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Magnitude and Component Question

  1. Jan 20, 2010 #1
    1. The problem statement, all variables and given/known data
    Determine the magnitude of the u and v-components of the 4kN force shown in the figure.


    2. Relevant equations



    3. The attempt at a solution

    I'm confused, am I suppose to assign u and v a magnitude and direction in order to obtain a resultant force of 4kN horizontally?

    The answers in the book are given as follows:

    u = 4.11 kN
    v = 2.44 kN

    If I'm suppose to answer the question the way I think I do then,
    [tex]
    Fy=Usin(35) + Vsin(105) = 0[/tex]

    Also,

    [tex]
    Fx=Ucos(35) + Vcos(105) = 4[/tex]

    2 equations, 2 unknowns I can solve it but I don't think I'm doing this the right way, any ideas?
     

    Attached Files:

  2. jcsd
  3. Jan 20, 2010 #2

    vela

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    No, they're asking you to find the projection of F onto U and onto V. The projections won't add to equal F.
     
  4. Jan 20, 2010 #3
    How do I go about finding the projection of F onto U and onto V? Also, I don't really know what you mean by projections so that might be what's stopping me from solving this problem.
     
  5. Jan 20, 2010 #4

    vela

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    Sorry, I was wrong. I was thinking of a different problem. The two components will sum to F.

    Did you finish solving for U and V the way you started? It looks okay to me.
     
  6. Jan 20, 2010 #5
    So is my original "attempt" at the solution in my OP correct?

    Also, it doesn't give the sense of the forces, only the line of action. It seems to me that this could have numerous possible solutions.
     
  7. Jan 20, 2010 #6

    vela

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    I think your approach will work. The answer will be unique because the vectors along the U and V direction are linearly independent.
     
  8. Jan 20, 2010 #7
    For V I get,

    V = 10.12 and U,

    U = 17.05

    What do you think?

    Also, are the answers in the book wrong?
     
  9. Jan 20, 2010 #8

    vela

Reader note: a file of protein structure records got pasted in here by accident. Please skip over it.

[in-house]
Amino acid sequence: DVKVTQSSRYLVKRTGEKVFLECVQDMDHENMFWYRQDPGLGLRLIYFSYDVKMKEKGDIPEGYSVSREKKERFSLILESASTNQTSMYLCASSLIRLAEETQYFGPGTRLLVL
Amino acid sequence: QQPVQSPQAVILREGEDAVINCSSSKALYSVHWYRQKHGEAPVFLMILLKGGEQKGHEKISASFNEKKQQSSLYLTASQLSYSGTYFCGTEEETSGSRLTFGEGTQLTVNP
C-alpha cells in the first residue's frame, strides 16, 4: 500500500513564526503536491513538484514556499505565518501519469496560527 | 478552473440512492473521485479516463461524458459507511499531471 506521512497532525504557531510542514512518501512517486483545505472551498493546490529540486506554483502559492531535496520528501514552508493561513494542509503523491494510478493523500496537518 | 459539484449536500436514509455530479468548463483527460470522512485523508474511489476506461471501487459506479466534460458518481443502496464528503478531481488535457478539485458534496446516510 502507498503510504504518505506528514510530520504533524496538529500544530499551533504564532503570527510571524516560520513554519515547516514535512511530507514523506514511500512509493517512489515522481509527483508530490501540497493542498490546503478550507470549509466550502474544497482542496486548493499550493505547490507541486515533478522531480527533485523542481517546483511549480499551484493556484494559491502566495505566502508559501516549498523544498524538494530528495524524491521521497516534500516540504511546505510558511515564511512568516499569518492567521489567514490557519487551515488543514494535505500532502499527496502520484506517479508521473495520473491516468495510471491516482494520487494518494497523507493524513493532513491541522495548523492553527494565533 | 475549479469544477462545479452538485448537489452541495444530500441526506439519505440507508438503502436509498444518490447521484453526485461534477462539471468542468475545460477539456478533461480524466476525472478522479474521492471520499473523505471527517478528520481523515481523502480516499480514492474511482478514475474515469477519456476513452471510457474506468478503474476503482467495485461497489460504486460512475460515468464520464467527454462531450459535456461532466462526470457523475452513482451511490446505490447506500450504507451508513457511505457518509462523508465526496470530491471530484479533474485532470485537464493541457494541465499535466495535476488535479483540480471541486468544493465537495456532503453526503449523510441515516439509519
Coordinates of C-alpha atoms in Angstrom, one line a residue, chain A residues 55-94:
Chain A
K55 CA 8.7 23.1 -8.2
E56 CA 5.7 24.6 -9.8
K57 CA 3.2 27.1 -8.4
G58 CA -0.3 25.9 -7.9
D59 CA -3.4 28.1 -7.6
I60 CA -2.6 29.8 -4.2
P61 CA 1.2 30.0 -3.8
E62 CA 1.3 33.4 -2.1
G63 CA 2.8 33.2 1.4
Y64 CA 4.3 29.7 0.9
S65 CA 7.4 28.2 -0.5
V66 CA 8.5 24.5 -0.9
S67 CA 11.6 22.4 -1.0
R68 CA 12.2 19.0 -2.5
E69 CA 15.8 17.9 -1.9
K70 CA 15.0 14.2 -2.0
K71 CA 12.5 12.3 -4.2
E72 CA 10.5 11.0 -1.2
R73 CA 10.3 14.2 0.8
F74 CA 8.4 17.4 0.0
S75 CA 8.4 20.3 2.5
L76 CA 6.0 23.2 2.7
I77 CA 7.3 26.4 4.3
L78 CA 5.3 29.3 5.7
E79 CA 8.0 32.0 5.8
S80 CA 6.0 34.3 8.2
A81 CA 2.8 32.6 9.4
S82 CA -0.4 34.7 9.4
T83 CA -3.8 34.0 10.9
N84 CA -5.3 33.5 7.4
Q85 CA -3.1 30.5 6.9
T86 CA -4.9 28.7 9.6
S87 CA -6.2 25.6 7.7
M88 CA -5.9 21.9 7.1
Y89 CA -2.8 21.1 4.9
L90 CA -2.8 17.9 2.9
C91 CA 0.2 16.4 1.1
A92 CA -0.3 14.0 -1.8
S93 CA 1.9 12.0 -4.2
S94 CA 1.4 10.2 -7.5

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    Those answers seem way off. I got different answers, but they don't match what your book got.
     
  10. Jan 20, 2010 #9
    What'd you do?

    I'm still not even sure if we're taking the right route to solving this question, or if we're even solving for the desired quantity.

    I'm curious as to your approach.
     
  11. Jan 20, 2010 #10

    vela

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    I solved your equations. :) I think you just made an algebra mistake when solving for U and V.
     
  12. Jan 20, 2010 #11
    Hmmm the second time solving I got V = 20.78 and U = 35.

    This any better?
     
  13. Jan 20, 2010 #12
    My method for solving the problem doesn't seem to make any sense since both the Fy components would be positive and I need them to cancel out.
     
  14. Jan 20, 2010 #13

    vela

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    No. Worse actually. You can check your answer by plugging it back into your equations and seeing if the sums work out correctly.

    How are you solving the equations? I find Cramer's rule to be a good way to solve them.
     
  15. Jan 20, 2010 #14
    I managed to solve it.

    The answers the book indicated are correct, thanks for the help!
     
  16. Jan 20, 2010 #15

    vela

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    Great! It turns out I was in radians mode, which is why I wasn't getting the correct answers.
     
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